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Wall Street big shots may be forced to cancel their summer vacations

Linette Lopez   

Wall Street big shots may be forced to cancel their summer vacations

2024 was supposed to be easy for Wall Street's speculators. There was an improving economic picture, a clear way to trade it, and the chance to take it easy while still racking up profits. Inflation canceled that, and now it's almost certain that Wall Street's summer is canceled, too.

After 2023's glorious stock-market rally, the Street went into this year expecting nirvana — a combination of healthy corporate earnings, strong household consumption, and a final defeat of high inflation. The combination would put the Federal Reserve on a glide path to cut interest rates — a move that would reduce the cost of debt, push stocks higher, and make consumers feel richer.

But inflation proved stickier than expected, and those interest-rate cuts started to fade from view. First, Wall Street pushed back its prediction for the first cut from March to June, then to September — now investors are starting to wonder whether a cut is coming at all.

"This isn't what we were told we were signing up for, that's for damn sure," Justin Simon, a portfolio manager at Jasper Capital, told me. "We were going to get rate cuts, and everything was going to the moon. That's why people bought stocks. Now that seems relatively unlikely."

As the hope for cuts faded, the performance of major stock indexes has become decidedly "meh." The S&P 500 has slipped 0.2% since the beginning of March, when this new reality started to down on Wall Street, while the tech-heavy Nasdaq is down 0.7%. But worse than all that is the potential for higher rates to stick around long enough to change the shape of our economy and, as a result, what companies have been making money in the stock market.

That means Wall Street's fantasies of decamping to the Hamptons for the summer have shattered. No leaving the interns and junior analysts to just run the same trades that worked last year. No set-it-and-forget-it strategies pushing up portfolios. No unquestioningly buying the dip. Inflation's stubbornness has injected the market with uncertainty, which, in turn, drives volatility. Unfortunately, uncertainty and volatility do not come with a $100 lobster cobb salad from Duryea's. They generally come with pain.

When doves cry

Wall Street's expectations of sailing into a smooth summer weren't entirely its fault. While Federal Reserve Chair Jerome Powell tried to strike a cautious tone, the Fed's public projections for interest rates signaled that multiple rate cuts were coming in 2024. To the world of finance, that sounded like a little victory lap over inflation and meant the US would likely stick a soft landing — a Goldilocks scenario in which prices stabilize without slowing down the economy so much that it causes a recession.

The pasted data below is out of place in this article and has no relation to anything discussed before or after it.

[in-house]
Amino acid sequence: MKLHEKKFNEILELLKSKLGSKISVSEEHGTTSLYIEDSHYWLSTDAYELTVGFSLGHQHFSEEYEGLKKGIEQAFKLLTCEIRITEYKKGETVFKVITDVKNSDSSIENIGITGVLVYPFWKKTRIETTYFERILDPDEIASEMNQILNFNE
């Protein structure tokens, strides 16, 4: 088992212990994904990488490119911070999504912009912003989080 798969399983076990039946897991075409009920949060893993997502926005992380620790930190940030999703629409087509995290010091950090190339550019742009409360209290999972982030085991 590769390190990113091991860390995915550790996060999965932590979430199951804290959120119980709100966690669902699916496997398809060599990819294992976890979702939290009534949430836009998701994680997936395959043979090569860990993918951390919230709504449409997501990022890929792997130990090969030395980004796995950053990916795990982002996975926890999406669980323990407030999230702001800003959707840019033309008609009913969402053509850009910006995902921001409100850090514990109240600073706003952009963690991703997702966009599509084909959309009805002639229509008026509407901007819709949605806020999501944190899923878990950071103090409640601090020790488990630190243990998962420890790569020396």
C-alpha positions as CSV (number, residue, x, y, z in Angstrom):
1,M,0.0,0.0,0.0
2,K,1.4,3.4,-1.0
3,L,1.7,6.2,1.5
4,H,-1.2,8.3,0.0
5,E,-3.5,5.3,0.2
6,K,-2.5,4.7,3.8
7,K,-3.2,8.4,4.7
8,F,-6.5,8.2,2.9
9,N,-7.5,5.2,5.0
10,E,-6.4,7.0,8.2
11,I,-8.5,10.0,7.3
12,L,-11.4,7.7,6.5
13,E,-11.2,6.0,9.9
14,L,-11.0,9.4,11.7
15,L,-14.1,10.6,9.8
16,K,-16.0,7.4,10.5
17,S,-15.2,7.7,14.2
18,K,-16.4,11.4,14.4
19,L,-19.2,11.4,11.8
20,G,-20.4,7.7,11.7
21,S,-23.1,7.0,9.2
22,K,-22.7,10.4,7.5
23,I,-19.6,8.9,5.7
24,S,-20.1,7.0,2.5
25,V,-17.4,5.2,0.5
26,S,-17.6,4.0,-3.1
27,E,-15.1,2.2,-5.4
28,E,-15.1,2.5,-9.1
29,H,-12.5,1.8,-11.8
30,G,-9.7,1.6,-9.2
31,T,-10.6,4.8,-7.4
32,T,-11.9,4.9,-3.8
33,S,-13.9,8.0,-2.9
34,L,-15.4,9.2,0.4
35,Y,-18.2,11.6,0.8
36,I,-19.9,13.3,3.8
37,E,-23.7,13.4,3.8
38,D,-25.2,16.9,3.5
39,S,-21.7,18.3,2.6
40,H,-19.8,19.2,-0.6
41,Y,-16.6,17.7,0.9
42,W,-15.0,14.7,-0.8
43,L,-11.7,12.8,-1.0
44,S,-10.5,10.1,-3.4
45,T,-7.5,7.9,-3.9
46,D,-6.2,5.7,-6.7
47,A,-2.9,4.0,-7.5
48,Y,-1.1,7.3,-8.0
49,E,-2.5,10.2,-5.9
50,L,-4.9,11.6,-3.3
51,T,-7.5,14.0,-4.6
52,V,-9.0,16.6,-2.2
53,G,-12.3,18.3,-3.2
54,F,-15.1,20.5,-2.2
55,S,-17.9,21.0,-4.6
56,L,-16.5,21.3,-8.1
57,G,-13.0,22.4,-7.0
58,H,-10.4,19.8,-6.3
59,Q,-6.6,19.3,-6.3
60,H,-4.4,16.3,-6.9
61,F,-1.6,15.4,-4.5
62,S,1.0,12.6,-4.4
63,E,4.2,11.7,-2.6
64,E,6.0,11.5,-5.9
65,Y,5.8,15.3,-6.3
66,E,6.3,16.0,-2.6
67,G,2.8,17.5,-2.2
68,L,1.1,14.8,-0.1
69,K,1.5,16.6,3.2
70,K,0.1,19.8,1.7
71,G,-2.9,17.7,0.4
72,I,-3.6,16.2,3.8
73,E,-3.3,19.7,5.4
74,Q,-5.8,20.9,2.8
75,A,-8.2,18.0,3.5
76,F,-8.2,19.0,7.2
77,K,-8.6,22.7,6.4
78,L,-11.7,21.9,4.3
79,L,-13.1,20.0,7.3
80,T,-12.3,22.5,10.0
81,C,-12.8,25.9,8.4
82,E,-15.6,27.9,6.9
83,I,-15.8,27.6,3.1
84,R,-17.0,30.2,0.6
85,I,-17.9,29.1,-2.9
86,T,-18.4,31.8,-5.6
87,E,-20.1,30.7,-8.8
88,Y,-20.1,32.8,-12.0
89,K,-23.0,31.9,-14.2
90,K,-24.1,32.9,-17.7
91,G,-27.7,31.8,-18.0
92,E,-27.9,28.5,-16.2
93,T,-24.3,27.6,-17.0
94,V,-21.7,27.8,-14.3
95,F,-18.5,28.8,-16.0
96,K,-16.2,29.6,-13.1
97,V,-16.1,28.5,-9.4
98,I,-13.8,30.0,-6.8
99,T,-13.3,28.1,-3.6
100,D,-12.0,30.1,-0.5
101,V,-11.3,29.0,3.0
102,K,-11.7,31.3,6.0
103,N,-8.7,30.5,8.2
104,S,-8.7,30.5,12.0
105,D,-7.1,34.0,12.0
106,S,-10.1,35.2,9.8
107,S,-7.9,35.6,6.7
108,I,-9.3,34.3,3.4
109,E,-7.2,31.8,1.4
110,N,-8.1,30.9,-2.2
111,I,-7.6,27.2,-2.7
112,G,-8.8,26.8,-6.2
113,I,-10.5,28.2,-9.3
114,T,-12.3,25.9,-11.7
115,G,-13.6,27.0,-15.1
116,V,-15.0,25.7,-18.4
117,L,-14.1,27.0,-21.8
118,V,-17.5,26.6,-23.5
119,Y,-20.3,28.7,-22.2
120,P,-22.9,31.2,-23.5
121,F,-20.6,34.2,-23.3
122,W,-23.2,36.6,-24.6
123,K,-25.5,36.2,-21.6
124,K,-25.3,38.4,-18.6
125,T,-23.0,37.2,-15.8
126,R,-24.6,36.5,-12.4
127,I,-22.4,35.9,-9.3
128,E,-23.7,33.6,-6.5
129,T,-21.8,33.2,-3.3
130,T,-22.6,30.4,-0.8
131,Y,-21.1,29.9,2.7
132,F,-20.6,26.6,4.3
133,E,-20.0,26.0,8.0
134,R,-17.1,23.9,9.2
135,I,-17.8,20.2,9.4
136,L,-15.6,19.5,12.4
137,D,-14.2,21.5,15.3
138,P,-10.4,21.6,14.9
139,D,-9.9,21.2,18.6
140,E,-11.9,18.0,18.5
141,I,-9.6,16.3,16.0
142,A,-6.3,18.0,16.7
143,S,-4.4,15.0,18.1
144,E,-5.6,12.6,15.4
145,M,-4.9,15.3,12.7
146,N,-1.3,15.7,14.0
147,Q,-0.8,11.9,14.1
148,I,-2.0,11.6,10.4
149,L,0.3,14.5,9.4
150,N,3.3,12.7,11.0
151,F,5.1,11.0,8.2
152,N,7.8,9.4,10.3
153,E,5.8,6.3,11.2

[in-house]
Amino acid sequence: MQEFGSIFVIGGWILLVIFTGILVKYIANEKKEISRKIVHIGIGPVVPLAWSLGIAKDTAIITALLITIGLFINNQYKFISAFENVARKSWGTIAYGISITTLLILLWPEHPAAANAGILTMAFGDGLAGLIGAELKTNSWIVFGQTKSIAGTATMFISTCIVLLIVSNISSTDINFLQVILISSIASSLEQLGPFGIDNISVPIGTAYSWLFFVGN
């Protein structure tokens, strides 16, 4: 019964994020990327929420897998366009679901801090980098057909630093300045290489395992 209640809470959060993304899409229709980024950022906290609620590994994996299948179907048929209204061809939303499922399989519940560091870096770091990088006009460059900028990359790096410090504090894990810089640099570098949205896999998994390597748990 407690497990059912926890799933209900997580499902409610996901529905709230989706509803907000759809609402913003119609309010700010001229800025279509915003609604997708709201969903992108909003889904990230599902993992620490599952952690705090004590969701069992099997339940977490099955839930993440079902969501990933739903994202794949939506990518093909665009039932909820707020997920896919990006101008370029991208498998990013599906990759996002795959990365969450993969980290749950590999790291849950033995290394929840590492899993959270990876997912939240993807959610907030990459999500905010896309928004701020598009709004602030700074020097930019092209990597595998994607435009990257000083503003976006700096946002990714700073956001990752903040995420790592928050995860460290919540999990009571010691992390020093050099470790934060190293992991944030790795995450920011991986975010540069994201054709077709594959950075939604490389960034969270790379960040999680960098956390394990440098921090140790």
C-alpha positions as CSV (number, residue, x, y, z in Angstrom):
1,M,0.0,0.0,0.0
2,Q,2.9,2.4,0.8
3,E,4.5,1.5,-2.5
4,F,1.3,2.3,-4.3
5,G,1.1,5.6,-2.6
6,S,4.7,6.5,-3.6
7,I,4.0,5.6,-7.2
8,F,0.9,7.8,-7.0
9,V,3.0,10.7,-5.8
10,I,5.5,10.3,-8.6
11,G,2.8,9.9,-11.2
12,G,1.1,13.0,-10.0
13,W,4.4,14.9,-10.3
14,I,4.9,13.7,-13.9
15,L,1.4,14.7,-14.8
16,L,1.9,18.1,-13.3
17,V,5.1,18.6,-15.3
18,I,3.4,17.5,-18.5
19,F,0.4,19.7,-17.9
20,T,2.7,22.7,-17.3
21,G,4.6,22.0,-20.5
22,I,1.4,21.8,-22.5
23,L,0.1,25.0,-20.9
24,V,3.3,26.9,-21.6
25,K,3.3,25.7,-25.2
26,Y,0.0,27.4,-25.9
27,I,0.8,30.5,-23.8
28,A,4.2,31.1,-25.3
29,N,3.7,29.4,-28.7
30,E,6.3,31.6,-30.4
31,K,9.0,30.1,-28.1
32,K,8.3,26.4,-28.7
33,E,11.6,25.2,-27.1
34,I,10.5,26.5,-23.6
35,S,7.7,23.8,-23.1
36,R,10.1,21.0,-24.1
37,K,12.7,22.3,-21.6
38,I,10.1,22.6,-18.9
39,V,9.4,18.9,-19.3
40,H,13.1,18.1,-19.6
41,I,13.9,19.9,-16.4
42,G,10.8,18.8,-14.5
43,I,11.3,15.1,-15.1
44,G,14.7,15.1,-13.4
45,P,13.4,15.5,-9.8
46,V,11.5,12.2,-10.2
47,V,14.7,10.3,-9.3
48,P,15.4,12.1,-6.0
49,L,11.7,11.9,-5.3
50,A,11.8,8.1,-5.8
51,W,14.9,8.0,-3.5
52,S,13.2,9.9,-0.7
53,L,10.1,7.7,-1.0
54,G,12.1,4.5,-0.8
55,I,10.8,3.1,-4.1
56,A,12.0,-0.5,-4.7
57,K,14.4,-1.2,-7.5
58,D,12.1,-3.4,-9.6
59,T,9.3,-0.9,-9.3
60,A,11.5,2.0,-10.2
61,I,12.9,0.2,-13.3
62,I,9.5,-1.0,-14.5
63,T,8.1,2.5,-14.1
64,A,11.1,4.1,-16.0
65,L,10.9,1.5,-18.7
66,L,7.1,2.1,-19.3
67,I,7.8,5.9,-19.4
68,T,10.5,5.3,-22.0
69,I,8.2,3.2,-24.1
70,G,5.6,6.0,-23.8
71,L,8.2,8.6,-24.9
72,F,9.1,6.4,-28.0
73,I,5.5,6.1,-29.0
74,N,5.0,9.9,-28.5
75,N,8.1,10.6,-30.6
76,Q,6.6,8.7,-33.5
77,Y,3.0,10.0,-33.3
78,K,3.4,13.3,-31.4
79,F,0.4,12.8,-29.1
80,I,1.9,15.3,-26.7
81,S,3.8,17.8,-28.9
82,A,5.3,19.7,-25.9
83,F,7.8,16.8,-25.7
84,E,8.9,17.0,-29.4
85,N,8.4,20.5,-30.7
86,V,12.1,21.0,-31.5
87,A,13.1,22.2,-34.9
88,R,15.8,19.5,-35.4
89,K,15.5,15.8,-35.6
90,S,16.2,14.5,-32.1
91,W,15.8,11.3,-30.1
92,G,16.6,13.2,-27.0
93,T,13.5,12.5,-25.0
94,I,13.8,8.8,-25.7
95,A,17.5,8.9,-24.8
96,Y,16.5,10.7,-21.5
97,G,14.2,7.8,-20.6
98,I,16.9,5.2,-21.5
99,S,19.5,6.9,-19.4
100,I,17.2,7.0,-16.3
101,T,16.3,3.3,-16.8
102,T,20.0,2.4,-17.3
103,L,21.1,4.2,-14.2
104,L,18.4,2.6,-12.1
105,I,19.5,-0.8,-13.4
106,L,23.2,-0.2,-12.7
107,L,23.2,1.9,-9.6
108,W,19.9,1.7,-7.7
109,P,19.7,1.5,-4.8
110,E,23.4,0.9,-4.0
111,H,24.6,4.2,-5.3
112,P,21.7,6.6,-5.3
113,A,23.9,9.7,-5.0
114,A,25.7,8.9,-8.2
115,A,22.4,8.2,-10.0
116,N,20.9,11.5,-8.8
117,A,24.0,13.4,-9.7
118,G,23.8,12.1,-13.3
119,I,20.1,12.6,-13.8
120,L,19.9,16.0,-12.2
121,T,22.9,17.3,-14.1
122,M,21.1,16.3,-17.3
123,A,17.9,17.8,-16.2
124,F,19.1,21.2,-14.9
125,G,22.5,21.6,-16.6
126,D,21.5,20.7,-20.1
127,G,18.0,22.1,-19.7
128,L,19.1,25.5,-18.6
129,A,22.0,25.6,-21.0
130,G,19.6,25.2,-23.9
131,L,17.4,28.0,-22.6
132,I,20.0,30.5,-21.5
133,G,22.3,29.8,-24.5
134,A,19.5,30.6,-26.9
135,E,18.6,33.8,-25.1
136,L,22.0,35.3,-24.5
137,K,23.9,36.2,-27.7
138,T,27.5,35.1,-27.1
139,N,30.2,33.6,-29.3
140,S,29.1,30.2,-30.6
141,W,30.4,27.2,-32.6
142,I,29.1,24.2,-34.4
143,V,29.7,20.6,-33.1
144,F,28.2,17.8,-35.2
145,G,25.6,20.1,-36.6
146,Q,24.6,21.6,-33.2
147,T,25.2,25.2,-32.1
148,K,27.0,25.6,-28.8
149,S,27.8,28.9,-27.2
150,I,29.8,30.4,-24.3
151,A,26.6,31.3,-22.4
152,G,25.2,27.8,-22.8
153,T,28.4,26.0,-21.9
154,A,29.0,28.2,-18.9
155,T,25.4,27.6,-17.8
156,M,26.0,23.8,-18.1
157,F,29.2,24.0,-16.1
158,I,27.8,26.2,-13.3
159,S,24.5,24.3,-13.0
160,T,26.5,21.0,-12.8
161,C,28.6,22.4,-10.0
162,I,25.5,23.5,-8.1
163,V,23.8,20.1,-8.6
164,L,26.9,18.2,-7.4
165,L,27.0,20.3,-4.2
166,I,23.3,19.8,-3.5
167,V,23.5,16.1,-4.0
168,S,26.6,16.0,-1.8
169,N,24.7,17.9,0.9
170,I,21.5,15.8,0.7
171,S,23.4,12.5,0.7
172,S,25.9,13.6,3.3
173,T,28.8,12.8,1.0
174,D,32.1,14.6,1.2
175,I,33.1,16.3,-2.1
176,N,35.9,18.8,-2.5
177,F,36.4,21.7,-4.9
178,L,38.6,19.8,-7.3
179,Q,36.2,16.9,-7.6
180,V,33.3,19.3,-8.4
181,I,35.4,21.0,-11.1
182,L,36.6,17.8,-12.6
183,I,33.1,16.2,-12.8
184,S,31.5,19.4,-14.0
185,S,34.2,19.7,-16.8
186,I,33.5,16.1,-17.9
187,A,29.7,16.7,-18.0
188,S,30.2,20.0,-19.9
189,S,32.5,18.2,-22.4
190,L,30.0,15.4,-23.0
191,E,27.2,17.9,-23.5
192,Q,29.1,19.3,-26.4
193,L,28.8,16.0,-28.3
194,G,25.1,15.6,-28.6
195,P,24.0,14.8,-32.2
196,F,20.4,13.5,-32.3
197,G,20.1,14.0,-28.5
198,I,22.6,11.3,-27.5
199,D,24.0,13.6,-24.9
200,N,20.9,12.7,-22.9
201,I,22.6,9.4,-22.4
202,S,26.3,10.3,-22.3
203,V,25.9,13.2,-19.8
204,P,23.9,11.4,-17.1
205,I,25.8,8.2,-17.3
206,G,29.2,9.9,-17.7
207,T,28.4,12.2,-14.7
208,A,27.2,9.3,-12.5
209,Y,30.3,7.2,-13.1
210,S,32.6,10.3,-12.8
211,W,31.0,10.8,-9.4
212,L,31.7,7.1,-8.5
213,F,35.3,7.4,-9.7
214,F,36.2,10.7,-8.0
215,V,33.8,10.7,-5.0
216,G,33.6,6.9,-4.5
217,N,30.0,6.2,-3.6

But as the new year began, things started to go awry. Inflation data showed that prices were still rising at an uncomfortable pace — the core consumer price index, which strips out volatile categories such as food and energy, rose 3.8% year over year in March. The Fed's preferred measure of inflation, the core personal consumption expenditures index, has also remained stubbornly above the central bank's 2% goal. Economists started to doubt that higher prices were being driven just by corporations opportunistically jacking up prices to pad profit margins — but rather something more enduring. Wall Street really started to worry that its precious cuts weren't coming. JPMorgan CEO Jamie Dimon reminded everyone not to get "lulled into a false sense of security" that a soft landing was coming.

We were going to get rate cuts, and everything was going to the moon. That's why people bought stocks. Now that seems relatively unlikely.

Last week, the Fed admitted in a statement that even though the economy was on solid footing, "in recent months, there has been a lack of further progress toward the Committee's 2% inflation objective." It kept rates at current levels, reiterated its commitment to data dependence, and said it remained "highly attentive to inflation risks." In other words, there's still a chance data is telling us inflation will get worse. Some analysts, including Torsten Slok, the chief economist over at Apollo, see signs that it could turn south.

"Rising energy prices combined with the ongoing rebound in the manufacturing sector increase the likelihood that we could see an increase in goods inflation over the coming months," Slok wrote in a recent email to clients.

A scenario like that could put the Fed in a position where it might not just hold rates at 5% but also consider hiking them. At his press conference on Wednesday, Powell said hiking was "unlikely," but he didn't say it was off the table. He also didn't offer a guess as to where this persistent inflation was coming from and said we'd find out "over time."

In Wall Street's language of probabilities, that means nirvana has become considerably less likely. This isn't to say that the economy is all bad or that there's no hope. GDP for the first quarter came in at 1.6%, lower than economists expected, but the underlying details were more promising. Unemployment is still near historical lows, and wage growth continues. Consumers are still spending that money, too — driving strong retail sales. On the business side, UBS's head of equities, David Lefkowitz, said in a recent note to clients that "corporate fundamentals remain largely solid and intact" and that about 75% of the S&P 500 companies that reported first-quarter earnings had beaten estimates. This is good news, of course … unless it turns out to be bad news. The economy has to actually come in for a landing for it to be a soft one. If the US takes back off, we run the risk of inflation picking up again, which would force the Fed to take more drastic measures to rein in prices. April's job report came in at 175,000 jobs created, weaker than the 238,000 expected, but employment stayed below 4% and wage growth cooled. Wall Street loved that — it was growth, but not too much growth. Goldilocks, the weather on April 25th — "not too cold, not too hot, all you need is a light jacket."